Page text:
There's a handful of agreements you might want to consider once your script has some heat. The most common types of agreements are screenplay purchase, option, and shopping agreements. The type of agreement that's best for you depends entirely on your own interests. Below, I will explain the overarching premise for each agreement to further your understanding of a potential deal you have in the works.
Screenplay purchase agreements are exactly what they sound like. This type of agreement grants the purchaser complete ownership and interest to the intellectual property, including all of its characters, sequels, prequels, stage plays, ancillary rights, and anything else you can think of. The purchaser is typically a production company, studio, or producer. Compensation-wise, screenplay purchase agreements involve a flat fee, bonus compensation, and contingent compensation. All of these fees vary, depending on the interest in the project. The selling party should also consider negotiating for the first opportunity to write a sequel or prequel and of course, include strong language related to the writer's credit (especially if the writer is new).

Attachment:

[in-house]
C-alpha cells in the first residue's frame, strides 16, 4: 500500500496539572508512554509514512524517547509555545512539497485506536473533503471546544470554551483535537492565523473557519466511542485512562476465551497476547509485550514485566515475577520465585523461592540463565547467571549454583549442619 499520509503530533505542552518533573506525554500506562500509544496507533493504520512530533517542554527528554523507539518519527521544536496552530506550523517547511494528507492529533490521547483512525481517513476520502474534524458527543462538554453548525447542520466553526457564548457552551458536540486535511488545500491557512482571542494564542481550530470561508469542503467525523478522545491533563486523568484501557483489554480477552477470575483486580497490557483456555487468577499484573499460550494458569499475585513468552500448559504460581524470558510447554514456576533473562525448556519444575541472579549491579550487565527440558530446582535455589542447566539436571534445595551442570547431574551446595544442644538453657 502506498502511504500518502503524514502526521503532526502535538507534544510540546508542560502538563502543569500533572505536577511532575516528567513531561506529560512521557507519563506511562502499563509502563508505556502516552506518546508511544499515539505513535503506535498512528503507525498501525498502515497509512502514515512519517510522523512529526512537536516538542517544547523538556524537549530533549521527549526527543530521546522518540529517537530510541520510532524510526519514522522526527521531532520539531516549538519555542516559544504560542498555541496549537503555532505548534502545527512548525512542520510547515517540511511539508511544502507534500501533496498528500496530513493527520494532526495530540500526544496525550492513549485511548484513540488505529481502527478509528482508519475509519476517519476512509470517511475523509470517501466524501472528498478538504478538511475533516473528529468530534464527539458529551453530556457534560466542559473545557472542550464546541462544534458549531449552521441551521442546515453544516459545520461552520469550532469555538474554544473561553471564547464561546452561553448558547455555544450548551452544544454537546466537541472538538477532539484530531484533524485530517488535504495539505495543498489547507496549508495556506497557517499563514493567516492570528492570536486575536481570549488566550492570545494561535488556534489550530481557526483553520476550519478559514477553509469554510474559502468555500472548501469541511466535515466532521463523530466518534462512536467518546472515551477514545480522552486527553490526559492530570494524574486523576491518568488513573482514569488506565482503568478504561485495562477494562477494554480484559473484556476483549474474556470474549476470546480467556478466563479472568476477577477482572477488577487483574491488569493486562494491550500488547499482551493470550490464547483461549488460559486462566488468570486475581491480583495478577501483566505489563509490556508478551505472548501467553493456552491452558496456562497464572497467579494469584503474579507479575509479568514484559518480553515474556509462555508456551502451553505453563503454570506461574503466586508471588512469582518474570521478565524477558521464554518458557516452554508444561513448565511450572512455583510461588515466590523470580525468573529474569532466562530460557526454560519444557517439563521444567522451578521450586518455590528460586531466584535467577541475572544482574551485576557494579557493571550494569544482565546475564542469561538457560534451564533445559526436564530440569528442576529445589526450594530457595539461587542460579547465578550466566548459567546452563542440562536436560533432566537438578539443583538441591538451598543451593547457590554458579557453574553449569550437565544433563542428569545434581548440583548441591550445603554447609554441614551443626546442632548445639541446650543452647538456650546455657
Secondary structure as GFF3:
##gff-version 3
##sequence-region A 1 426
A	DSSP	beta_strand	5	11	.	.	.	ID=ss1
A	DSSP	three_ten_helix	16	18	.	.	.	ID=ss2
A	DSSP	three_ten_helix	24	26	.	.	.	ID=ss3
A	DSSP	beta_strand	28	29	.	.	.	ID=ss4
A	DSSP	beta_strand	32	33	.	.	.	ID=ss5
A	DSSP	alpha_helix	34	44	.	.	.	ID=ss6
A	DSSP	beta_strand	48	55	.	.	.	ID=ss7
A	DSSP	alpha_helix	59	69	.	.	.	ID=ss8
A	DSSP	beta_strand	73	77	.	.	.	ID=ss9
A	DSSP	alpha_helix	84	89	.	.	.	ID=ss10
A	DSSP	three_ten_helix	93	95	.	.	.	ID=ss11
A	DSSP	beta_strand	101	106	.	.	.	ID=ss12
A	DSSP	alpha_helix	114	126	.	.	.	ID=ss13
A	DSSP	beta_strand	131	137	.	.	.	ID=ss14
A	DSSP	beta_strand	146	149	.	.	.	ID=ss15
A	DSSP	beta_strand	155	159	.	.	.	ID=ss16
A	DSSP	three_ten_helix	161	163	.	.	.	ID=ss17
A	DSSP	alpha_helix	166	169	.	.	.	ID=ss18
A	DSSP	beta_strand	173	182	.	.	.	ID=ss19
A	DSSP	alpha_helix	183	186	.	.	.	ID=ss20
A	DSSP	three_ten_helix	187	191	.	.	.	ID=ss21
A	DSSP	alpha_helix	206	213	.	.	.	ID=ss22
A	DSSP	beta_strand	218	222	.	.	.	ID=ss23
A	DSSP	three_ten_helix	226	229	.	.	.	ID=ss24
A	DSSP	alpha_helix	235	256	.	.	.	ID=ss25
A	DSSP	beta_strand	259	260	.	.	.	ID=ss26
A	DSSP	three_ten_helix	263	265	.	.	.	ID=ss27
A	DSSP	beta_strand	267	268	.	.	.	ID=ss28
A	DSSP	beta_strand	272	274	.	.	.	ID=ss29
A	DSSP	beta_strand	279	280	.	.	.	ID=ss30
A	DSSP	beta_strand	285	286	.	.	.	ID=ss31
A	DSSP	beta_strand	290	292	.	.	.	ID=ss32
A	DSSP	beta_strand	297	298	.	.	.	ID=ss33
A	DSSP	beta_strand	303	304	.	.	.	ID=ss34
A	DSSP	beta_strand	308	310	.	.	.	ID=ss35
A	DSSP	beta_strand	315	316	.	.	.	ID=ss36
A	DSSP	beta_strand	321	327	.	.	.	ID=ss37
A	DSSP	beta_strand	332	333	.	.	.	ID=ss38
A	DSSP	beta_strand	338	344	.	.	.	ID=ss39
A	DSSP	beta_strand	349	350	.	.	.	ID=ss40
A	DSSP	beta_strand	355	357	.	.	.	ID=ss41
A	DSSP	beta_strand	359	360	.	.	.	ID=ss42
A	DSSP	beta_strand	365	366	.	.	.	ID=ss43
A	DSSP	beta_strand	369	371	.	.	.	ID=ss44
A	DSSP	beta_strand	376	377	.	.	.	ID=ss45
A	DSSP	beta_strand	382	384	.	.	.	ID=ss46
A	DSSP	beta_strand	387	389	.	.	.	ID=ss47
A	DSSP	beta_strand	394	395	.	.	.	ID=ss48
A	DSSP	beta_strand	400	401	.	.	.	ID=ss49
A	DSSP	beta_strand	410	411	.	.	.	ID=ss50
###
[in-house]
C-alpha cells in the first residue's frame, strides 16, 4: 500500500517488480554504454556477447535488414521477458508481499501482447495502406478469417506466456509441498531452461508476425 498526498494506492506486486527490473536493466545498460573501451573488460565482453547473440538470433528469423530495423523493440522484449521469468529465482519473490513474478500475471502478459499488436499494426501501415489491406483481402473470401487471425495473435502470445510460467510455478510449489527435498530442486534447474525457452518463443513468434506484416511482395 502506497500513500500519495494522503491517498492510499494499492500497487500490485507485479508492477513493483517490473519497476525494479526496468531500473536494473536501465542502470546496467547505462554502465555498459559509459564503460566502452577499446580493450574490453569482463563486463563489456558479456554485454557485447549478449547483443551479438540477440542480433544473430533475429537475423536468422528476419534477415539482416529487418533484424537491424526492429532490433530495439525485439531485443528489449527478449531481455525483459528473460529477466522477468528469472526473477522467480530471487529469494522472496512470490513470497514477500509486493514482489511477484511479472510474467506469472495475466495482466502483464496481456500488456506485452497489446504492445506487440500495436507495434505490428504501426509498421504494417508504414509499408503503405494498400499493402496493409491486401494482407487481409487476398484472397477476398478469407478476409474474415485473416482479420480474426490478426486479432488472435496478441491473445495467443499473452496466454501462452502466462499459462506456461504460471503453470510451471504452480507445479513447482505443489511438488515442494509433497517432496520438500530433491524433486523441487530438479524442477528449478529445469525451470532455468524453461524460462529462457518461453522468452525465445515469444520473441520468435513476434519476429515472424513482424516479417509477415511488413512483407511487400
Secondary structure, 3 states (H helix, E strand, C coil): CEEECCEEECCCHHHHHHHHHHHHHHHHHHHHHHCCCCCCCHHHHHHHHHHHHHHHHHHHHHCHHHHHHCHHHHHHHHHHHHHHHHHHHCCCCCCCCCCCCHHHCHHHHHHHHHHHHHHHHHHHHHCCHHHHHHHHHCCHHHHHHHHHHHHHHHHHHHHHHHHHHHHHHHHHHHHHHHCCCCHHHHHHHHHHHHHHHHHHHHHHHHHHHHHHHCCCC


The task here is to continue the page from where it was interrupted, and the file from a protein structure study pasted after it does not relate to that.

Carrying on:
Option and shopping agreements are similar to each other and often confused. An option agreement gives the buyer the exclusive right to purchase intellectual property or specific rights related to the intellectual property at a set price within a specific period of time (the “option period”). The writer is paid to not sell the intellectual property to anyone else during the option period while the potential buyer is trying to further develop the project and secure financing. The purchase price is due no later than the start of principal photography but often occurs sooner. The option agreement will contain language just like a screenplay purchase agreement that dictates what happens when the intellectual property is purchased (ex. compensation, credit, subsequent projects, etc.). If the producer doesn't exercise the option and pay the purchase price, all of the rights will revert back to the writer.
Shopping agreements grant a producer the right to pitch intellectual property for a specific period of time in hopes of finding backers such as studios, distributors, financiers, and/or networks. The shopping agreement will usually include language that attaches the producer to provide producing services in the event the intellectual property is actually being made into a film or show. The purchase price for the intellectual property and fee for the producer's services are not included in the shopping agreement. Both parties are left to negotiate with the potential buyers themselves. If the writer chooses not to sell the project, then the producer does not get to produce. As such, the writer decides if the project is going to move forward, not the producer.
As I mentioned above, the best agreement for you depends on your interests and you should consult with my office to figure out the best move. Reach out to my office anytime at (424) 202-4239, send an email to [email protected], or visit the website at pittentertainmentlaw.com to set up your free consultation.